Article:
Adelaide Fringe Festival Review: Glory Box - Paradiso Spiegeltent (26.02.14)

Glory Box

What exactly is Glory Box all about? You tell me. I went into this show knowing nothing and left knowing even less. Described as erotic cabaret, Glory Box is much, much more than that. This is demented art-punk burlesque with a hint of drag and interpretive dance all rolled into one big beautiful mess. If that sounds like an insult, believe me, it’s not. Glory Box is completely fabulous – although I’m still not entirely sure why.

Genre indefinable, this eclectic spectacle is the latest offering from acclaimed performance group Finucane & Smith, a collective of powerful women who each bring their own unique flavour to this bizarre melting pot. Led by the commanding Moira Finucane, the cast takes the audience on a wild ride of humour, provocation, seduction and straight up absurdity.

Glory Box owns contemporary burlesque; they take the genre, spin it about a thousand times, drag it through the mud and then drop it on its head to create a whole new interpretation of an age-old art form. Music varies from industrial hardcore, to whimsical lullabies, to 80’s pop anthems, with costumes equally diverse. In the truest sense of the expression, leave your expectations at the door and don’t even try to guess what’s coming up next.

A brief intermission half way through the 75 minute performance resulted in several empty seats during the second act, proving that some people simply do not enjoy a venture outside the norm. How sorry for them I feel!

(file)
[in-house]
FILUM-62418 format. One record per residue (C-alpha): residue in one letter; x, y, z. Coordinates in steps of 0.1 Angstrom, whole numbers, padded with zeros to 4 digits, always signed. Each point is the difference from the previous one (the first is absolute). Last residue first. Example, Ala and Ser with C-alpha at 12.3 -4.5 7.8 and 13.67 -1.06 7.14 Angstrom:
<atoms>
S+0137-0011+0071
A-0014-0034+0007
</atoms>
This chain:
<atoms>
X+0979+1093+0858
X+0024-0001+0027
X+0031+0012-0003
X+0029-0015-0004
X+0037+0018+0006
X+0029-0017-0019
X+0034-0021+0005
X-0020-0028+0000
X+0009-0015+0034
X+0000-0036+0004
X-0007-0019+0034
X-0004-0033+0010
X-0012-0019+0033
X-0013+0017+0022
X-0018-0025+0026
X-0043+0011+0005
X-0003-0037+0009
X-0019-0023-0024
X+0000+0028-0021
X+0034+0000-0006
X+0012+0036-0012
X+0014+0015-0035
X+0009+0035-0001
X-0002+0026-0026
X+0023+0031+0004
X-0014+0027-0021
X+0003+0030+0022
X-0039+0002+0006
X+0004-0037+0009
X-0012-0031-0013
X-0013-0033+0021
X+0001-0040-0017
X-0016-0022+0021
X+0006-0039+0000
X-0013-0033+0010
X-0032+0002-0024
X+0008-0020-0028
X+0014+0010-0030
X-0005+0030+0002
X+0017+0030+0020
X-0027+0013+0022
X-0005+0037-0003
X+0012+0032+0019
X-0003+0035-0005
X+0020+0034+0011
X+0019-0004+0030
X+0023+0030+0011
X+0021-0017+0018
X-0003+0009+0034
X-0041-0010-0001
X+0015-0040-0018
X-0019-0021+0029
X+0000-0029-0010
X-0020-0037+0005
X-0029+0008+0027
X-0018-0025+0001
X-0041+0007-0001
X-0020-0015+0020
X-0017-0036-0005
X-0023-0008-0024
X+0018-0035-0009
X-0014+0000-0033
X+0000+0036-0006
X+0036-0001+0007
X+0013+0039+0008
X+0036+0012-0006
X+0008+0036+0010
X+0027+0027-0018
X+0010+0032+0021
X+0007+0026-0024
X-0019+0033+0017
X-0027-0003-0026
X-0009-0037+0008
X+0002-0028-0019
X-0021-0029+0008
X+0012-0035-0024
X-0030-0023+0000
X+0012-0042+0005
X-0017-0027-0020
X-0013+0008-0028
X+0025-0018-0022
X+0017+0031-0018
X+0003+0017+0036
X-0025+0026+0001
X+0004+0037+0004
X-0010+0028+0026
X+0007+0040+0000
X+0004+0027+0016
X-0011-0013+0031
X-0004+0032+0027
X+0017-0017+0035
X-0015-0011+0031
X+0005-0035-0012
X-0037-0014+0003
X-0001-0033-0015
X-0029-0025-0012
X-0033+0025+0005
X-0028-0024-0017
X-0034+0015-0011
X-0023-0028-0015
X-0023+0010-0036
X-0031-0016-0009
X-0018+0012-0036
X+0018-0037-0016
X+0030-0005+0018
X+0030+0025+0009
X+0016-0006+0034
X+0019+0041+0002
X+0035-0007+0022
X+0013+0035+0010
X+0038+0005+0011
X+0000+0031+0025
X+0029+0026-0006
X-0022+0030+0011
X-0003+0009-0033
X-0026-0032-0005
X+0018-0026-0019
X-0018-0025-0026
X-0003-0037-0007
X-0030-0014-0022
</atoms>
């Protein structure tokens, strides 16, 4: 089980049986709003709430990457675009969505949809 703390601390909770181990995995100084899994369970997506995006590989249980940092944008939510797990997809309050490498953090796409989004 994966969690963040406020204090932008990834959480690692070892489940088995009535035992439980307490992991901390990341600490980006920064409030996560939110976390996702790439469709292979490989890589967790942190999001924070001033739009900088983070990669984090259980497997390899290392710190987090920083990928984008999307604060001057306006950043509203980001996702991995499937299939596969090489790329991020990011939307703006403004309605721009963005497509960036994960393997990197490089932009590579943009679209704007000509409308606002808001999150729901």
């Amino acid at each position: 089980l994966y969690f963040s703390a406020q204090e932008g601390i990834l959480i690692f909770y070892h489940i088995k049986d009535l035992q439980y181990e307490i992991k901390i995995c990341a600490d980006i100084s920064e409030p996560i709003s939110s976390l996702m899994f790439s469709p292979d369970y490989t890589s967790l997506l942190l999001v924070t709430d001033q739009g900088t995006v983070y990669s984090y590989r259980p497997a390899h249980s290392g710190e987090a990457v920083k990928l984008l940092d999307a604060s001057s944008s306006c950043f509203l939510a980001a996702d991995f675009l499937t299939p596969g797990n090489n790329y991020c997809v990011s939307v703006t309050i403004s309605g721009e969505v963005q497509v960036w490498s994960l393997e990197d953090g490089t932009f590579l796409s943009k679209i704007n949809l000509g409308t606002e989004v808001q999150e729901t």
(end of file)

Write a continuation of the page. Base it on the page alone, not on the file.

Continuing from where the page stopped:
Amongst all the audacious, ludicrousness there is obscene talent to be found here. The dynamic Lilikoi Koas executes a hula hoop set unlike anything I’ve ever seen, while diva extraordinaire Sarah Ward is an empire in herself, busting out cheeky tunes like "The Cat Song" that are impossible to forget. Not to mention her remarkable 'tits and twats' frock…

Part circus, part cabaret and part nude karaoke, it’s difficult to pinpoint what makes this show so compelling. What is so entertaining about seeing a naked woman adorned in a hundred pearl necklaces lip sync to the entirety of Bonnie Tyler’s "Total Eclipse of the Heart"? Someone please tell me, because I’m still scratching my head.

Glory Box is best enjoyed six beers deep with an open mind in the company of like-minded friends. Expect nothing, enjoy the trip and if you leave utterly confused by this thrilling mind-fuck, please rest assured you are not the only one.